By: Stephanie Kent
Book Review: Fighter by Andy Lee
When Andy Lee announced his retirement in early 2018, he was asked how he’d like to be remembered. “An an honest boxer,” came his reply. “A fighter’s personality reflects in their boxing style, and if nothing else I was honest.” It seems the adage extends to a fighter’s memoir, too. Lee’s autobiography Fighter, written with Niall Kelly, is a candid reflection on a life in the sweet science.
Glossy pages of the book show photographs of Andy’s life and career, and the chubby youngster pictured is almost unrecognizable from the 6’2”, lanky world champion he will become. Born to Irish Traveller parents in London, Lee’s boxing story begins from play fighting (and bloody, not-so-playful fighting) with his brothers. At age eight, he begins training at Repton Boxing Club. Lee had his hand raised often, even as a young boxer. “As a kid, I never wanted to be a world champion,” Lee writes. “I just didn’t want to let anybody down.” Quickly, we see his evolution from kid brother trying to keep up, into a talented, hungry athlete.
Andy’s family move to Limerick finds him on the receiving end of schoolyard bullying, loneliness. He finds an identity in boxing: “It became a part of who I am,” he writes. “The thing that made me distinctive, the thing I told people about myself.”
As he continues to add to an already impressive amateur resume, we see Andy’s account of the phone call that changed the course of his career. Famed champion-maker Emanuel Steward hears of Lee’s recent tournament victory and calls the teenager at home with a proposal: come train with him at Detroit’s Kronk Gym and sign a professional contract. Young and unsavvy in business, Lee respectfully declines, citing his focus on the upcoming Olympic Games in Athens.
Following a devastating, medalless Olympic defeat to Alfredo Angulo, Andy begins to imagine what’s next. Courted by the Irish national team and American investors, Lee reflects (not for the last time) on how to make impossible business decisions with a boxing career. At this early stage, he’s built a team of trusted friends and advisors, and takes a leap of faith. As the Limerick chapters come to an end, we find Andy in Detroit, with Steward’s sights set on making him a world champion.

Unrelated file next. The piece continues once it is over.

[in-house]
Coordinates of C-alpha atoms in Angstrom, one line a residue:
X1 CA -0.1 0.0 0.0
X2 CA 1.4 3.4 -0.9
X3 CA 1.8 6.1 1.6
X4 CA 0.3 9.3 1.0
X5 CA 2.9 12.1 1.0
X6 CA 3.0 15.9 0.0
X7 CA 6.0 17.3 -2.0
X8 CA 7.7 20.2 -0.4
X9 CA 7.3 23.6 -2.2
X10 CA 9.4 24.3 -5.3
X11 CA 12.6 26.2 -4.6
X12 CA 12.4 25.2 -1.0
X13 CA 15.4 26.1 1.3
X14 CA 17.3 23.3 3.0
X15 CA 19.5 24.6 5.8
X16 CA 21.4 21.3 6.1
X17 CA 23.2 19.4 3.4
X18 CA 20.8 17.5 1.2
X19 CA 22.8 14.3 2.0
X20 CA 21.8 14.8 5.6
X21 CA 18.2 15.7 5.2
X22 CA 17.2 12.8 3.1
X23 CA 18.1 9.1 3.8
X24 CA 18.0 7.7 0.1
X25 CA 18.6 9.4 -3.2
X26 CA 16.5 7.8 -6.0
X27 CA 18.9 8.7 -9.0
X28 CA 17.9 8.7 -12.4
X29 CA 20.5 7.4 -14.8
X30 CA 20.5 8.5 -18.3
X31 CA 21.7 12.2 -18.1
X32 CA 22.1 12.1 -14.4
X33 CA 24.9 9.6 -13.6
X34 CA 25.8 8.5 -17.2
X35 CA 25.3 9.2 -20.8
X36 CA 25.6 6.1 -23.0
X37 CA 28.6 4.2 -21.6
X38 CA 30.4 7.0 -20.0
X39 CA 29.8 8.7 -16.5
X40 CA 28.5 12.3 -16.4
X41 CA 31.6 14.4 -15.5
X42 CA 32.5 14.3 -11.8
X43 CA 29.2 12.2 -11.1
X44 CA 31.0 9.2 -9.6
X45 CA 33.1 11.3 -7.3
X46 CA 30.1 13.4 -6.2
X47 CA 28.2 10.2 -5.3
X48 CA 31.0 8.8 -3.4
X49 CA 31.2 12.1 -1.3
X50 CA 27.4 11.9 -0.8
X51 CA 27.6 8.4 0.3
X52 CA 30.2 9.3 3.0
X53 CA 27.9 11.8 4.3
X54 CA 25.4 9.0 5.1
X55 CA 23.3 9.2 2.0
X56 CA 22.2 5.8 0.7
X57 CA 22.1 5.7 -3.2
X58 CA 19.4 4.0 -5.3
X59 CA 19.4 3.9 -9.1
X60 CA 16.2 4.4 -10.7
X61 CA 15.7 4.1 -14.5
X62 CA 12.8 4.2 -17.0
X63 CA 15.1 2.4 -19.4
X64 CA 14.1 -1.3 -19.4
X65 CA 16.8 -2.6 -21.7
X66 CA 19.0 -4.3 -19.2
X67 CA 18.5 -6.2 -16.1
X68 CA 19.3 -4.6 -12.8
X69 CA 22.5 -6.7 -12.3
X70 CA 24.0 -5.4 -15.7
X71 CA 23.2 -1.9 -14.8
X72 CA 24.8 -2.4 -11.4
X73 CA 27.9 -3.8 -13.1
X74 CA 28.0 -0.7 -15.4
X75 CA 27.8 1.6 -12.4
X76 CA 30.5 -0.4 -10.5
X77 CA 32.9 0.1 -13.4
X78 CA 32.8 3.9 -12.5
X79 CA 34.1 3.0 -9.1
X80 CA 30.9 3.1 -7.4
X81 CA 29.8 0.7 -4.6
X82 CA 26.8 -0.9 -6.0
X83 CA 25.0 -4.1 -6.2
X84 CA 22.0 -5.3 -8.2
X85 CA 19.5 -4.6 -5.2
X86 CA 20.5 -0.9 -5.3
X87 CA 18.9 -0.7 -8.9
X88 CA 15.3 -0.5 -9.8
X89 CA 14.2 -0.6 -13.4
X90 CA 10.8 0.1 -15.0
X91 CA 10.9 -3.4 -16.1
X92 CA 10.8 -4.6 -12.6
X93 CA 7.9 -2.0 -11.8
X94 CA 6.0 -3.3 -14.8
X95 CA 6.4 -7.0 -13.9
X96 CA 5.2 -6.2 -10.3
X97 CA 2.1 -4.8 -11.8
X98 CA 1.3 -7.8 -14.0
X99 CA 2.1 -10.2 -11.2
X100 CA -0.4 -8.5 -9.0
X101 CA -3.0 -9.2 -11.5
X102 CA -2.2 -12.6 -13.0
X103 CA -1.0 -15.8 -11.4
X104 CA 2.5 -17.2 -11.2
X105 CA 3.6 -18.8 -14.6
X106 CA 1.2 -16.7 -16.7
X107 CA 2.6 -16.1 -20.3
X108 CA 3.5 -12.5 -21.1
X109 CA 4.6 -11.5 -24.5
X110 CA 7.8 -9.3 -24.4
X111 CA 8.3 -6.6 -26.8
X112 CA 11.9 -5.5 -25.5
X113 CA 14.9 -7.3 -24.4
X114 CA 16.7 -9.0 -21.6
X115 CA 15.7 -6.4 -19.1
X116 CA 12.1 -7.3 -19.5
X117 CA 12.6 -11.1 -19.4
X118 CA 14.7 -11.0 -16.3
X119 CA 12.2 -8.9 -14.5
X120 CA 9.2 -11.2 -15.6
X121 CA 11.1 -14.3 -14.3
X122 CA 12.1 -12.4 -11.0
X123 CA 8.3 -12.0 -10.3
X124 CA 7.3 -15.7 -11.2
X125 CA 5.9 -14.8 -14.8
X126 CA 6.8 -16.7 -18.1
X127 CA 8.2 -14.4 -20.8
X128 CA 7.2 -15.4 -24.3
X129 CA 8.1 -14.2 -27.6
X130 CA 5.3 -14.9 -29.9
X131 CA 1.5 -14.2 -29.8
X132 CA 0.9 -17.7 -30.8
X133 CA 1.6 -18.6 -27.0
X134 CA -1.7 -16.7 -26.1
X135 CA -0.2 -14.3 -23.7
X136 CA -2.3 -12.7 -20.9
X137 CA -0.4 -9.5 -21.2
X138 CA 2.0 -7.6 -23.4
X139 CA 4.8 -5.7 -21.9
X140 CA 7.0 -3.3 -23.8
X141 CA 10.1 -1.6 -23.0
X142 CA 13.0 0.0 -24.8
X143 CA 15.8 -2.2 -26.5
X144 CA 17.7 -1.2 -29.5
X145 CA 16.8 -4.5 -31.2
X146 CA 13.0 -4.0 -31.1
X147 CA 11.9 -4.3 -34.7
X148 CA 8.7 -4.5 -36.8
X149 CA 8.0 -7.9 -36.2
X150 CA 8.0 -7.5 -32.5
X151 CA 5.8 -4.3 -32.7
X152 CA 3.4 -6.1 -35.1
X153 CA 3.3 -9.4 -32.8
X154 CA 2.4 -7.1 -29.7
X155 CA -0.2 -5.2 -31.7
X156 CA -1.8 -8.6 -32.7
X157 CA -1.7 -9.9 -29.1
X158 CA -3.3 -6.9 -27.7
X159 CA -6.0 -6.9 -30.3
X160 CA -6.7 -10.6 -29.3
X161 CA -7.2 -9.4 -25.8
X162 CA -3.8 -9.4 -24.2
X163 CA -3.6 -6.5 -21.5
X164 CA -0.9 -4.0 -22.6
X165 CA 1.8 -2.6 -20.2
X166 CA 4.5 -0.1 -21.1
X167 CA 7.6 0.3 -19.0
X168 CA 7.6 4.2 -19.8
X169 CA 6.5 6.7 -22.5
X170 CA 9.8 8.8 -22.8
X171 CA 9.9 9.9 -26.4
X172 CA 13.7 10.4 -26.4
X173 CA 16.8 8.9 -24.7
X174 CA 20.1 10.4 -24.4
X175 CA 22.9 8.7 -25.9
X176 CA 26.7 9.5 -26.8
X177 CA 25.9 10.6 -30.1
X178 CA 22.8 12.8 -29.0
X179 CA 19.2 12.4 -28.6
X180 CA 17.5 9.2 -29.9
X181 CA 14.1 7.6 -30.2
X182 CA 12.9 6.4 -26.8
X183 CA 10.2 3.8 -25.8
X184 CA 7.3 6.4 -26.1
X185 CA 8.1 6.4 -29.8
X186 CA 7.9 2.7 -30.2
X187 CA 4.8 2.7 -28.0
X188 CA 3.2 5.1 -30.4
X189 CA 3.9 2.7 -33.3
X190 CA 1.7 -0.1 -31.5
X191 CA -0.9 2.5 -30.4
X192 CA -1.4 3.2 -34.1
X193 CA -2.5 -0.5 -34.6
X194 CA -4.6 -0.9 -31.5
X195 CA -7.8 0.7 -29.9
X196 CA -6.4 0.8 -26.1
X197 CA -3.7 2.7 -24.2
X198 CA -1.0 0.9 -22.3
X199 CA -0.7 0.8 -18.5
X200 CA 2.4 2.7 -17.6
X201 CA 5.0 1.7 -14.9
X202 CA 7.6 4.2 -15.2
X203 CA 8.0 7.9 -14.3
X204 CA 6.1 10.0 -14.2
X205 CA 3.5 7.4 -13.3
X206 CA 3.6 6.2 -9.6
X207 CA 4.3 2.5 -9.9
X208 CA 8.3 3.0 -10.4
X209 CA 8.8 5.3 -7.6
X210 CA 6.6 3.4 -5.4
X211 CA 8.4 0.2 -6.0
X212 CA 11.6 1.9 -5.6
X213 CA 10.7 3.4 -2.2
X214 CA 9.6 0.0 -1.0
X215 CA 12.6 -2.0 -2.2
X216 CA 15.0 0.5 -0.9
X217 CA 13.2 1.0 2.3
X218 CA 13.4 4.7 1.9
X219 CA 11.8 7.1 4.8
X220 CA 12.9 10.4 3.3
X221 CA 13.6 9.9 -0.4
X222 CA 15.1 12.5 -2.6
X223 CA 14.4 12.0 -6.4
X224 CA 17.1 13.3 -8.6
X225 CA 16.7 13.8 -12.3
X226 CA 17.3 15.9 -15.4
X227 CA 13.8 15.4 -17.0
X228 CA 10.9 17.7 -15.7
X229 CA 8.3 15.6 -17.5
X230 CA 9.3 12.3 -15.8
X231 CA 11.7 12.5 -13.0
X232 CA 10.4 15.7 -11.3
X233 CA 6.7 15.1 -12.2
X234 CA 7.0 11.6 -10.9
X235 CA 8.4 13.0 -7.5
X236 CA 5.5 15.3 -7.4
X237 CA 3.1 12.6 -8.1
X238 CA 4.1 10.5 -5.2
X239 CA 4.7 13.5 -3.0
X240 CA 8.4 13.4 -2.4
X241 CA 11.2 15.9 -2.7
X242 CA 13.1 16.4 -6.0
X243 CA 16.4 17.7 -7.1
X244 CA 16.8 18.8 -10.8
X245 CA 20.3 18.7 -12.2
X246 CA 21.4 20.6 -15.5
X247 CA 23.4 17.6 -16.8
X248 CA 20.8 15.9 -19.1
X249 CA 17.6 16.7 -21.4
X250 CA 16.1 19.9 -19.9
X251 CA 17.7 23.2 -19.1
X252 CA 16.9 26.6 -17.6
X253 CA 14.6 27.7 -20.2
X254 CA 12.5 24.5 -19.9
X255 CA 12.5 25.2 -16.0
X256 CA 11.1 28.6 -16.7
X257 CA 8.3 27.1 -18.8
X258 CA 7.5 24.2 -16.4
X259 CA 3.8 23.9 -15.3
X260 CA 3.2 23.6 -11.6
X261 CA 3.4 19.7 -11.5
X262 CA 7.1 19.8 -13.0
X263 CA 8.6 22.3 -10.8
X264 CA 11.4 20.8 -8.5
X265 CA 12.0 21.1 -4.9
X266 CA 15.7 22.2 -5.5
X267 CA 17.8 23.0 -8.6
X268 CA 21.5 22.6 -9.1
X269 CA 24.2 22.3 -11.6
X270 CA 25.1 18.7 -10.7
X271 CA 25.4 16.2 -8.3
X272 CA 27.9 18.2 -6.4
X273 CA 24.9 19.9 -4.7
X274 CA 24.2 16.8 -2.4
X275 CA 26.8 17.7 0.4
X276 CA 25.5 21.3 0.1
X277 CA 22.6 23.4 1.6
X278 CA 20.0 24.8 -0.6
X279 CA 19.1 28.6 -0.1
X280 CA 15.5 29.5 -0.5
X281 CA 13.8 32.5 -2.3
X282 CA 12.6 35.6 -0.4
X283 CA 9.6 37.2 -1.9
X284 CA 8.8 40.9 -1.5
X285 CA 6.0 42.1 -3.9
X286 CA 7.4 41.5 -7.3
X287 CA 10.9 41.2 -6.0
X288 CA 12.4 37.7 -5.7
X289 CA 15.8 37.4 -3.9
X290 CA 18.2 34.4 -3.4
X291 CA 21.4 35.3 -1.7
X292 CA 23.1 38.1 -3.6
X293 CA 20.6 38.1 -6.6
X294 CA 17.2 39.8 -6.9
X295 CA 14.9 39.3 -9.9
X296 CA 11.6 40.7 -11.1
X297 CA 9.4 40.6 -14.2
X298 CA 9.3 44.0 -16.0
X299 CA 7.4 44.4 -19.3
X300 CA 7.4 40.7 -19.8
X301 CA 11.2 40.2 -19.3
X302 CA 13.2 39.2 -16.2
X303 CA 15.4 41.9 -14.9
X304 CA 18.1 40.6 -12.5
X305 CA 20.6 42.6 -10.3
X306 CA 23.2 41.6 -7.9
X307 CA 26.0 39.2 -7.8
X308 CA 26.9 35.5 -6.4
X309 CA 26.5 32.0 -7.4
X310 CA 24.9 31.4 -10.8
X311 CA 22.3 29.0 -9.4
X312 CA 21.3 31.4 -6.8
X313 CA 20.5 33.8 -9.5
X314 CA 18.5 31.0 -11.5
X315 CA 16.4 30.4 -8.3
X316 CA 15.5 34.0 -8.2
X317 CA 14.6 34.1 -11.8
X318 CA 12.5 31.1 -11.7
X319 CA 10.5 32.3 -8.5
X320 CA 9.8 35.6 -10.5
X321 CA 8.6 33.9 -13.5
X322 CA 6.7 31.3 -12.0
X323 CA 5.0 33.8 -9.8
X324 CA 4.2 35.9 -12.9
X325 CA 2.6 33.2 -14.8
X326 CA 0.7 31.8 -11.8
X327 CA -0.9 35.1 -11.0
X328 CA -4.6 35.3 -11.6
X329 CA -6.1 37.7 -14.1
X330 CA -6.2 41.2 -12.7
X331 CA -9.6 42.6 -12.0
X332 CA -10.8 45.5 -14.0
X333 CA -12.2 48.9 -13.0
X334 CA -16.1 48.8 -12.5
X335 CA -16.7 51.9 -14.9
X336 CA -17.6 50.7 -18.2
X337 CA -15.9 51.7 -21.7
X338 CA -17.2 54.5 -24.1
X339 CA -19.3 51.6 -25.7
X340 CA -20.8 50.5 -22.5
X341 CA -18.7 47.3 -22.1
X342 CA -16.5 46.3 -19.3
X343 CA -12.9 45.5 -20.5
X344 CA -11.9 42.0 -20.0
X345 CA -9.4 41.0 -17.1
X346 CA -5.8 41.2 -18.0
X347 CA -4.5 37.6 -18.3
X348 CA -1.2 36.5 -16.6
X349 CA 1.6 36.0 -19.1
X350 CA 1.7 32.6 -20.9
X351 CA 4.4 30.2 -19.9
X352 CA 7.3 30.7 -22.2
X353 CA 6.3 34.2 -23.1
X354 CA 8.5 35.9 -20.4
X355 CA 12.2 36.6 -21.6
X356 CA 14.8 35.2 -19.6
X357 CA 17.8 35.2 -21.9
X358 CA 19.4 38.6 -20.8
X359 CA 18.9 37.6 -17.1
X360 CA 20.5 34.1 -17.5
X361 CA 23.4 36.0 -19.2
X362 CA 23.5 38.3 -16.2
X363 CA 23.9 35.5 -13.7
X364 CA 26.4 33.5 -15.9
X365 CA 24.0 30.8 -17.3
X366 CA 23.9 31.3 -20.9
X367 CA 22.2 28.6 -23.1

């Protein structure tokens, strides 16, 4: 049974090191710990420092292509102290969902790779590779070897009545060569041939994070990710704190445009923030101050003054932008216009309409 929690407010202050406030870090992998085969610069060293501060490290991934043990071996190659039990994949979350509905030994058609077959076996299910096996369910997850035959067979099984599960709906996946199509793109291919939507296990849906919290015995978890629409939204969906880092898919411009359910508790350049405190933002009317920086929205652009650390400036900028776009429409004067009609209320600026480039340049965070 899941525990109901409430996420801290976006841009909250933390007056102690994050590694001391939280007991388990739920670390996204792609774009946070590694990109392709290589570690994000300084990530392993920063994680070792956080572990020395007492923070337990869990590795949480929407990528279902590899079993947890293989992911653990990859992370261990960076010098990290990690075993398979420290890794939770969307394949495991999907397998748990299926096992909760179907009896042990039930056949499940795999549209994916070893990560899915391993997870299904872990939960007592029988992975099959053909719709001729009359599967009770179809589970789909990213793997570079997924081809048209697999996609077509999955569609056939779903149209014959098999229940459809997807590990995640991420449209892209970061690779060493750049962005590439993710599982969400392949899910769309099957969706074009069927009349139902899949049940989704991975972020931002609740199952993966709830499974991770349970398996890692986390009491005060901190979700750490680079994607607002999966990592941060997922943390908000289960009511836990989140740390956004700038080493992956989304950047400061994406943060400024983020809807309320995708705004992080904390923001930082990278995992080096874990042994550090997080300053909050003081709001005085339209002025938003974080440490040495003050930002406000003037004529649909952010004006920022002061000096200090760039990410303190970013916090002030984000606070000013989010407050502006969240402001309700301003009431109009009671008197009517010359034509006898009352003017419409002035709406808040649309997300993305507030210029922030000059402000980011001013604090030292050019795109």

The Detroit section of the book reads how it must have felt to experience: a quick rollercoaster with too many twists and unseen obstacles to count. Andy acclimates quickly to his life at Kronk Gym; he moves into Emanuel Steward’s home and the relationship with his new coach quickly evolves into something that resembles a familial love and respectful mentorship.
We see Andy’s full, but sometimes lonely life in Detroit. We see his boxing sharpen. We see training camps and fights and victories and opportunities… and then we see his first loss. The devastating play-by-play of defeat by Brian Vera reads like it’s been on repeat in Andy’s mind ever since. Throughout Fighter, the authors dive deep into each loss… like any good champion, Andy obsesses over them, tries to pinpoint where he went wrong. These chapters don’t read like excuses, but rather, a thorough account of how to avoid the same mistakes in future battles. As Lee prepares for a comeback, we see him navigate the business of boxing and the treacherous management of an athlete’s career; there’s an omnipresent pressure from Lee’s investors trying to get their money’s worth.
Losses in Fighter aren’t limited to boxing matches; Lee recounts family and close friends who pass away during his career, including the death of longtime trainer Emanuel Steward. The Detroit section of the book ends with Andy sad, grateful, and at yet another decision point: who will he train with in the next chapter of his career?
In London, he sets up with trainer Adam Booth and after a short adjustment period, the new team launches into what will become the final fights of Lee’s professional boxing career. Quickly, we find Andy center ring at the Cosmopolitan in Las Vegas, as he prepares to fight Matt Korobov for the WBO middleweight title. Lee wins in a sixth round stoppage. The chapter is a thrilling account of what it’s like to realize a lifelong dream.
True to Irish literary tradition, Fighter is lyrical and thoughtful; the book is about so much more than it seems on the surface. It’s an enjoyable read because it’s the tale of an underdog fighting his way to the top… but it’s also an inside look at how modern boxing works, the business of it all.
Fighter reinforces what many fight fans already know about Andy Lee: he’s likeable (what’s not to love about a bloke who wears track pants to a concert, surrounded by tuxedos?) and his humility is unmatched (“One punch won it for me tonight, and one punch could end it all just as quickly the next time”). There’s a kindness in the way Lee speaks of his sport and fellow athletes, but this doesn’t detract from his ferocity or commitment to it. On the final pages, we’re left with the sense that his work ethic is somehow contagious; above all, Fighter is the kind of book that makes you want to work harder, to master your craft, whatever it may be.